Snuggling beneath the shadow of Garrick's Villa and the temple, lies the island which Garrick bought, and which is now named after him. Earlier it was known as Shank's Ait or Higher Ait. It was at one time much lower and covered by willows and osiers, which were haunted by families of otters.

The islets along this reach were used extensively for the cultivation of osiers for the manufacture of basketry and cane furniture. The beds were cut in the summer time, and the withies, some of them as much as twelve feet long, were peeled on special instruments and left to bleach in the sun. Stacks of golden yellow rods, neatly assorted into lengths, could be seen glistening in the sunlight, or when the air was too dry and sultry, laying in the stream of the river to preserve their natural pliance, and to prevent their becoming hard and brittle.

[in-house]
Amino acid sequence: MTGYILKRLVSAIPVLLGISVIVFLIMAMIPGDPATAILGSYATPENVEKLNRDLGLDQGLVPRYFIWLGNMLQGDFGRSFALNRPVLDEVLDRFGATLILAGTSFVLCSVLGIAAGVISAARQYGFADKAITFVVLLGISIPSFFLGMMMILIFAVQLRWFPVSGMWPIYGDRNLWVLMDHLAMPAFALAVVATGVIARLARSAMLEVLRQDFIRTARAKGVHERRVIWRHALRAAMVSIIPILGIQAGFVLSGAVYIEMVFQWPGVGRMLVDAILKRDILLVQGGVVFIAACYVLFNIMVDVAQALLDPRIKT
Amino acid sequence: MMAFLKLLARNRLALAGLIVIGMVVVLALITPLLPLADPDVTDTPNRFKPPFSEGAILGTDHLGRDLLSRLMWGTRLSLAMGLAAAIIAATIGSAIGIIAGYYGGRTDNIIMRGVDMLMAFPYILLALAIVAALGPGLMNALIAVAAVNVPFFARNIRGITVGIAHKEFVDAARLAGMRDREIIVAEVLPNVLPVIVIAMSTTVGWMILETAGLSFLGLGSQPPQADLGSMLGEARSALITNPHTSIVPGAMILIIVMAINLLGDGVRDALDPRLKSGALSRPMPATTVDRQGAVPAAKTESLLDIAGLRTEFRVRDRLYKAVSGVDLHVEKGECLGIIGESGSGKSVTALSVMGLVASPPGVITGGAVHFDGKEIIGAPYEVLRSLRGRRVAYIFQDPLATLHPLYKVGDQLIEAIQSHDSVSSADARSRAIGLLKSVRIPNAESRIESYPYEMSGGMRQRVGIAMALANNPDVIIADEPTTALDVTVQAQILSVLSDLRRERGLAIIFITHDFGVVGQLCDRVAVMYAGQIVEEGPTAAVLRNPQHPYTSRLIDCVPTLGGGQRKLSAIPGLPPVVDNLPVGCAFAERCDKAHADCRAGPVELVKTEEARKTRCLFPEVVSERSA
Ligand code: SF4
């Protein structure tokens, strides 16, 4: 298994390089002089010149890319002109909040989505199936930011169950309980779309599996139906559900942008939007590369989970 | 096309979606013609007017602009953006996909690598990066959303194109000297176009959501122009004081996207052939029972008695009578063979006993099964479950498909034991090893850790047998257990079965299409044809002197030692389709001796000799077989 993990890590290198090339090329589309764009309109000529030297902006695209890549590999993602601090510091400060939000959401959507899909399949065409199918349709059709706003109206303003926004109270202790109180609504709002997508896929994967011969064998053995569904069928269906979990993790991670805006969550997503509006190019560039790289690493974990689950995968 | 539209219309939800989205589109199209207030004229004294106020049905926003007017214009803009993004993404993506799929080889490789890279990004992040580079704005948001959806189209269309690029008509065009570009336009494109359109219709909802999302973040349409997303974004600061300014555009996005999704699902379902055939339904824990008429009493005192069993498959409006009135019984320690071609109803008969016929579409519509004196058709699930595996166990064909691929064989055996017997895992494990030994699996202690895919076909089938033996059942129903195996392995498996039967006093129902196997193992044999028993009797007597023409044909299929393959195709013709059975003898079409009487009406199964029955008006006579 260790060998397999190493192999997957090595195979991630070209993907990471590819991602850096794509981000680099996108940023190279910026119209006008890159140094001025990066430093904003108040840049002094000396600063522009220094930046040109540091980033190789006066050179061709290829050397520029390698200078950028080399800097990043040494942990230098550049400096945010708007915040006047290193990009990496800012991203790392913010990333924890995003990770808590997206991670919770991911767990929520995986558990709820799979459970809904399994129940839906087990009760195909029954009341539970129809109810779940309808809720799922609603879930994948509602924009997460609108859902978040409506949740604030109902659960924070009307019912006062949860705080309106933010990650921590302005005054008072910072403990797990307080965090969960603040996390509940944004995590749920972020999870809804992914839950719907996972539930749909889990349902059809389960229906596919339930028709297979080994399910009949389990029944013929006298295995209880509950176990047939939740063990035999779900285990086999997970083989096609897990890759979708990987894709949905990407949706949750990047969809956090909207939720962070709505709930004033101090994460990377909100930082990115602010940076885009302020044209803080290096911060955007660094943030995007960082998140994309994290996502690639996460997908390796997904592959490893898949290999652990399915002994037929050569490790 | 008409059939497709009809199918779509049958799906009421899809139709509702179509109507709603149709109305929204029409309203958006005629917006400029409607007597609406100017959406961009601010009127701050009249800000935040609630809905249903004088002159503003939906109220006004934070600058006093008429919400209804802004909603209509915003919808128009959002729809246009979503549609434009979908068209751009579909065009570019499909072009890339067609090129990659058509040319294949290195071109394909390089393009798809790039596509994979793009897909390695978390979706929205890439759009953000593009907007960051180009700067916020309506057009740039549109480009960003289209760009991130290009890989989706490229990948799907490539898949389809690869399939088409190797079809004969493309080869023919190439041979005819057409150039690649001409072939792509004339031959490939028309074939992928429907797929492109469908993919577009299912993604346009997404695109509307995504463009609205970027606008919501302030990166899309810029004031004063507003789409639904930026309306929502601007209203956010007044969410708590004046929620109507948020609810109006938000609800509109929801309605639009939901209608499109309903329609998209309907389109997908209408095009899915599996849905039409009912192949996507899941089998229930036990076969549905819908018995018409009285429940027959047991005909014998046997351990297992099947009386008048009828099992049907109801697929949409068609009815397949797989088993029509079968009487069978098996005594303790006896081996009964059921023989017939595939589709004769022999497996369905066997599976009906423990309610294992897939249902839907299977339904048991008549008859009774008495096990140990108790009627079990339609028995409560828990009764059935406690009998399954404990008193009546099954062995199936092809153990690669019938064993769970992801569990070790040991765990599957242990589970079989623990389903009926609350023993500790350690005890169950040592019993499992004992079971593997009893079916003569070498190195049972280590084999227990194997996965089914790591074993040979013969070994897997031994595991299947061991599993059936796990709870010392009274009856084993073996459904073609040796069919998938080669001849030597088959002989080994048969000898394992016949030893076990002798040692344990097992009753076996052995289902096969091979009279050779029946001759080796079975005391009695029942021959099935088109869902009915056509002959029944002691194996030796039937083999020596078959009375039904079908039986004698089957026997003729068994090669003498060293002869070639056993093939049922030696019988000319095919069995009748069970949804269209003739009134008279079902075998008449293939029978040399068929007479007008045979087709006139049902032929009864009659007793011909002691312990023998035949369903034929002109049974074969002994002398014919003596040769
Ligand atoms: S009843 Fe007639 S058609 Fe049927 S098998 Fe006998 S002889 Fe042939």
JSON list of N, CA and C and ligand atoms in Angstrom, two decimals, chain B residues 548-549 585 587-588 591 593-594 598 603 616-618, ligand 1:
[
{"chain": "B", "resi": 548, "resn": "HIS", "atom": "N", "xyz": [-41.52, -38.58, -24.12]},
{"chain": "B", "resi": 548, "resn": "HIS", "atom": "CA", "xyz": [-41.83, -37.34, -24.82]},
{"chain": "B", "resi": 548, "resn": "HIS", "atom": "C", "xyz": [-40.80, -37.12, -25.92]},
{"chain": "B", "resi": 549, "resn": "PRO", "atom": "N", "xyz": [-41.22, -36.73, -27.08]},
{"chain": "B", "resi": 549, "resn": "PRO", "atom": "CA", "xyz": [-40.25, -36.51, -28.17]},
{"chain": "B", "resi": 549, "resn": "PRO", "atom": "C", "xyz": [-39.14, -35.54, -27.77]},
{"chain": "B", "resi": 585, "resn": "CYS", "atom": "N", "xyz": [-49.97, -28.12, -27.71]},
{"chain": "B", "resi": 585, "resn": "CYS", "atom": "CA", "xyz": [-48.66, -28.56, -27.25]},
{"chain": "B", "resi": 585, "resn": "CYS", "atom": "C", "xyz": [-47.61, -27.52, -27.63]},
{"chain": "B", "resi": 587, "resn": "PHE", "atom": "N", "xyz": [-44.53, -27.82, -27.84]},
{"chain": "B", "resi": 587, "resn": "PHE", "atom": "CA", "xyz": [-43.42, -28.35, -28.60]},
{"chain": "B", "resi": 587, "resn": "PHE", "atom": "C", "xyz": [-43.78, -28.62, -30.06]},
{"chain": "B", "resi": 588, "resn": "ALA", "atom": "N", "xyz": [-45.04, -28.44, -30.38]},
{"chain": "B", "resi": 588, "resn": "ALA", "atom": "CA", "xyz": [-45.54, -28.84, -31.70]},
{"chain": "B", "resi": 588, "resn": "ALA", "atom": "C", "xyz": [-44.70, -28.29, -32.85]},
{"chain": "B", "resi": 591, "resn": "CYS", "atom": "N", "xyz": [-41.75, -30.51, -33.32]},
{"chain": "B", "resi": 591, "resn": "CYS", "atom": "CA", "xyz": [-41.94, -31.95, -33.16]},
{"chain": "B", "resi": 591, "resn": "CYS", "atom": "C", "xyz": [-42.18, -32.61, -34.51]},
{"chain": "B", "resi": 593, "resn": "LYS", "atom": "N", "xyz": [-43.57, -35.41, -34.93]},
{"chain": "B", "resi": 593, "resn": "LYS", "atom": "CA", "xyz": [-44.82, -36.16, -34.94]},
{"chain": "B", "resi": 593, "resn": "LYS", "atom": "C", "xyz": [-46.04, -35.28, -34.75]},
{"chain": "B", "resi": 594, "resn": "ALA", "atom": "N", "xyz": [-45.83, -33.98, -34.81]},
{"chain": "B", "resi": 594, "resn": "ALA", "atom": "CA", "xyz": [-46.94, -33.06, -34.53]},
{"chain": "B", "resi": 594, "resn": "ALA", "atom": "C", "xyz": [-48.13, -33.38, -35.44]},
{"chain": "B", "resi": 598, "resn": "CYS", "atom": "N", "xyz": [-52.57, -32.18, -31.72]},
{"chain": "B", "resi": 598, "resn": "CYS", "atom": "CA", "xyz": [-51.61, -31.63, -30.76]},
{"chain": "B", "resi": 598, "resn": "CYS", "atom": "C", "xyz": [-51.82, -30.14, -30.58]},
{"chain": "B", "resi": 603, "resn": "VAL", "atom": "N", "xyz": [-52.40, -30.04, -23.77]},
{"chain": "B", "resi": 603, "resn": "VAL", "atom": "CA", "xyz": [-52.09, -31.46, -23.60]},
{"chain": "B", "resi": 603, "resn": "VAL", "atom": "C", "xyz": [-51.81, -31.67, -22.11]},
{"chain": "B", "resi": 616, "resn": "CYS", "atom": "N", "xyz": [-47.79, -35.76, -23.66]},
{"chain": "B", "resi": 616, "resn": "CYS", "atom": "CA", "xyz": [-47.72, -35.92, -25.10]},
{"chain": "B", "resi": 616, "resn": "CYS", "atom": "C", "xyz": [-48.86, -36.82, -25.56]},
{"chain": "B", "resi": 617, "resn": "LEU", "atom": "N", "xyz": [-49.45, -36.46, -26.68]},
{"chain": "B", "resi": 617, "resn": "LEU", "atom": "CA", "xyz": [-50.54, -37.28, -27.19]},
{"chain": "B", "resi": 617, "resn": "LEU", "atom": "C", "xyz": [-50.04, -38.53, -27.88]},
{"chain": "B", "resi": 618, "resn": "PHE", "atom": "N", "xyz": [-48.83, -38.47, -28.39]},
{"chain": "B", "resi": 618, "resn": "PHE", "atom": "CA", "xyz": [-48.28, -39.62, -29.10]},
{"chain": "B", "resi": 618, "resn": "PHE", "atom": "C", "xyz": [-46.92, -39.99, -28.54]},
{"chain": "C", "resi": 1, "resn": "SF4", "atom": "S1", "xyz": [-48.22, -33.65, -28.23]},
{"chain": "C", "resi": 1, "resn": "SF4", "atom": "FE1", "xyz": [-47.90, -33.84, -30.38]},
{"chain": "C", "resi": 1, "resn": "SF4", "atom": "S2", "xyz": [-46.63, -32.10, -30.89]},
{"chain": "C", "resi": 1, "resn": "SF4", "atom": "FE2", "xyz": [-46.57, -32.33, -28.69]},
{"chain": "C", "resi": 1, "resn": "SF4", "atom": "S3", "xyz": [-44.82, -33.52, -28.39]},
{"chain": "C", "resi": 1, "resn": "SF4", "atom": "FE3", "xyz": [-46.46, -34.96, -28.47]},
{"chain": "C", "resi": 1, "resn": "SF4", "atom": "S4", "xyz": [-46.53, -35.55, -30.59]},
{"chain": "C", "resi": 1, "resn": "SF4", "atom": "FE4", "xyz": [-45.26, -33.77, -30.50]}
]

Soon after the end of the Kaiser's war, to its eternal disgrace, the island was let out in small plots for the erection of weekend bungalows, some of which are merely squalid shacks, and give a sense of lasting shame to an otherwise delightful view.

On a fine winter's day in 1796 Joseph Palmer, the man after whom a school in West Molesey used to be named, stood like us on the towpath and surveyed the scene, as we do now; 'Then, turning to the right', he wrote, 'I with reverence met the Temple to Shakespeare — I had then, partly through yew-trees, and over walls separating the high road, bound with rich coats of ivy, a good sight of the retired villa — and well it looks — In this stage I had the satisfaction to recollect the following lines, by Mr Sheridan:

"The Yew-tree and Cypress, for sorrow renowned,
And tear-dropping Willow, shall near thee be found;
All Nature shall droop, and united complain,
That Shakespear in Garrick hath died over again".

'Then throwing the eye along small but beautiful lawns, and over the stately trees in Bushey Park, whose branches swell with the rising road, and lessen again, until it reposes on Hampton's magnificent palace'.